The reason for this is - I suspect - that the larger rounded wheel-arches are a characteristic of the original Ford design, and of early German Ford-Werkes production models. But this design was simplified by the Germans about 1940, incorporating the simplified mud-guards.

As you can see from the above photo the wheel-arches are, indeed, quite high above the wheels (as with the ModellTrans model). It is not a mistake, even if it does look a little strange.

Unfortunately this causes me a little problem. Finland did not use the German production model of the V3000, much less this simplified model, but rather they used the American production model with the rounded fenders. Double drat!

Left: A very nice example of an American production Ford V3000. You can tell it's a US model because of the split windscreen. The Germans used a single piece windscreen.*

So, my friends, it would be wrong to use the ModellTrans conversion if you want to make a model of a V3000 in Finnish use! (Incidentally the Germans used both early and late models with both types of mud-guards. But the V3000s in Allied use - American, British, Australian, etc - did not have the simplified mud-guards. So it's a good way to tell them apart.)

So, I will have to modify my V3000's mud-guard's shape using Milliput to make it more rounded.

This won't be a hard job but will have to wait until I've finished painting the inside of the cab (before gluing it permanently in place) and base coating the completed chassis. I decided that it was more practical to base coat the chassis before fitting the cargo flatbed onto the intricate supports provided.

Here's a shot that shows the flatbed supports that come with the Italeri Opel
Blitz kit. Painting the chassis before attaching the flatbed means you can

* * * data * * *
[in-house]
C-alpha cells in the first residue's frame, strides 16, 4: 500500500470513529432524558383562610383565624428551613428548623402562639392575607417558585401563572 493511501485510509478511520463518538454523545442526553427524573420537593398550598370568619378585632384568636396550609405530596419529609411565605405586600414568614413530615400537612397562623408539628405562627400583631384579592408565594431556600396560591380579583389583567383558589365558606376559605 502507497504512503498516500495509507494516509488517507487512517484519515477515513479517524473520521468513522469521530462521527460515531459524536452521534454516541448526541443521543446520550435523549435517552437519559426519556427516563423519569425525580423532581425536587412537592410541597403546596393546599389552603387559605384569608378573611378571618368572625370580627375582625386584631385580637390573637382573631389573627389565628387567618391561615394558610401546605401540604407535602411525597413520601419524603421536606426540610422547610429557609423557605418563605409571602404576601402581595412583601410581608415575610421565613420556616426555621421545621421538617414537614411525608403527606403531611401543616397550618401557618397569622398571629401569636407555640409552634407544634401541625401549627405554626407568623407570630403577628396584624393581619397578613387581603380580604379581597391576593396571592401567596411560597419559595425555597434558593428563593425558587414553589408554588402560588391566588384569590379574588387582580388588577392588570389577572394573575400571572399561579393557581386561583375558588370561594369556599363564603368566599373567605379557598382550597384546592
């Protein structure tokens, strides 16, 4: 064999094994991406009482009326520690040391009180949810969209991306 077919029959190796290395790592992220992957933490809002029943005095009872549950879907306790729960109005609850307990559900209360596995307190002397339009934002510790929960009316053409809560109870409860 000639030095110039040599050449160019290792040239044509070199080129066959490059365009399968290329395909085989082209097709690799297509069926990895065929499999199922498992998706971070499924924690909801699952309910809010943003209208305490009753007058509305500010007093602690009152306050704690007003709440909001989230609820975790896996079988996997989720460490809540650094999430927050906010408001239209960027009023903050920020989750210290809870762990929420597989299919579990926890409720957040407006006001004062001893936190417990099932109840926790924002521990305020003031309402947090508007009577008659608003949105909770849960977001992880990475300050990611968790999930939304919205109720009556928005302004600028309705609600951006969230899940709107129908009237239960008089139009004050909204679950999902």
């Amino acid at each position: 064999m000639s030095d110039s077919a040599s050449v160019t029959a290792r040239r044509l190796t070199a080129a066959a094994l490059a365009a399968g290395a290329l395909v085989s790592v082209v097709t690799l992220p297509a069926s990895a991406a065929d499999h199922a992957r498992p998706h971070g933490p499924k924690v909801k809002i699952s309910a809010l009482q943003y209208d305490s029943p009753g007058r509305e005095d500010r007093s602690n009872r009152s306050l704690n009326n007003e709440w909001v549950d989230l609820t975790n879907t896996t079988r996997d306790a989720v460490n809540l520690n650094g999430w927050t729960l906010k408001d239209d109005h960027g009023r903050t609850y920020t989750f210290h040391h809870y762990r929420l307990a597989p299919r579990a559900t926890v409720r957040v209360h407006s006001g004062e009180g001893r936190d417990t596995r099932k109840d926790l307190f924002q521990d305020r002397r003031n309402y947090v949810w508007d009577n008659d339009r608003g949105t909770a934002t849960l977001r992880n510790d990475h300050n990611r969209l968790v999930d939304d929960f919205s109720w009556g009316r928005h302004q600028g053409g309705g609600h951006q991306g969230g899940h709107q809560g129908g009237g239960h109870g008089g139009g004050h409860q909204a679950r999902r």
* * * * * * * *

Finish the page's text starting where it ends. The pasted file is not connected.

paint the spare wheel properly, an impossible job with the flatbed in place.
I really wish some additional historical information had come with the ModellTrans kit (there aren't even any instructions included). I suppose if I had done my research thoroughly before starting I might have avoided my mistake regarding the wheel-arches. But there you go.

Generally, everything is starting to come together and I'm even glad I did do the additional surgery on the cab seats as the cab now sits more securely on the chassis because of this.

Next: Base coats and the flatbed.

* An interesting and amusing fact. The photo of the American production Model is courtesy of '9th Reenactment Society' web site. Just to prove that the issue regarding the confusion between V3000 production types isn't just a problem for modellers they have used this American V3000 and repainted it in German colours. They mention in their text on their site that the variants are 'identical', but of course they weren't. They neglected the fact that only the American production models had the split screen! Of course, they could argue that their example was one of the many V3000s captured from the Dutch in May 1940, as the Dutch models were based on the American design. Confusing? 

Friday, 25 July 2014

ModellTrans Modellbau Ford V3000 conversion kit - Part 1

This will be the third Ford V3000S V8 truck that I will have made for my Finnish Army project. The reason for this is that the V3000 truck was somewhat synonymous with the Finns struggle during WW2, it was one of their most numerous military transports and gained such a reputation that it even had it's own nickname of "Hävittäjä" ('fighter').

Source: SA KUVA No. 69976
Now I won't go into the history of this vehicle and why it ended up such an important vehicle to the Finns as I've done that twice already, suffice to say that it's prominence has encouraged me to seek out the best model I could find.

Left: A very interesting contemporary photo of a Ford V3000S in use in Finland in 1942. What's so interesting is that this isn't a Finnish Army example but is in use by the Wehrmacht. Although the German Army used the V3000 - produced by Ford-Werke factories in Cologne and Berlin - they also pinched a shipment of American Ford V3000s intended for the Finns, and this appears to be one of them. You can tell it's an American V3000 instead of one of the German ones because of the split windscreen (the German ones has a single piece windscreen). Er, so I gave you some history anyway! Sorry.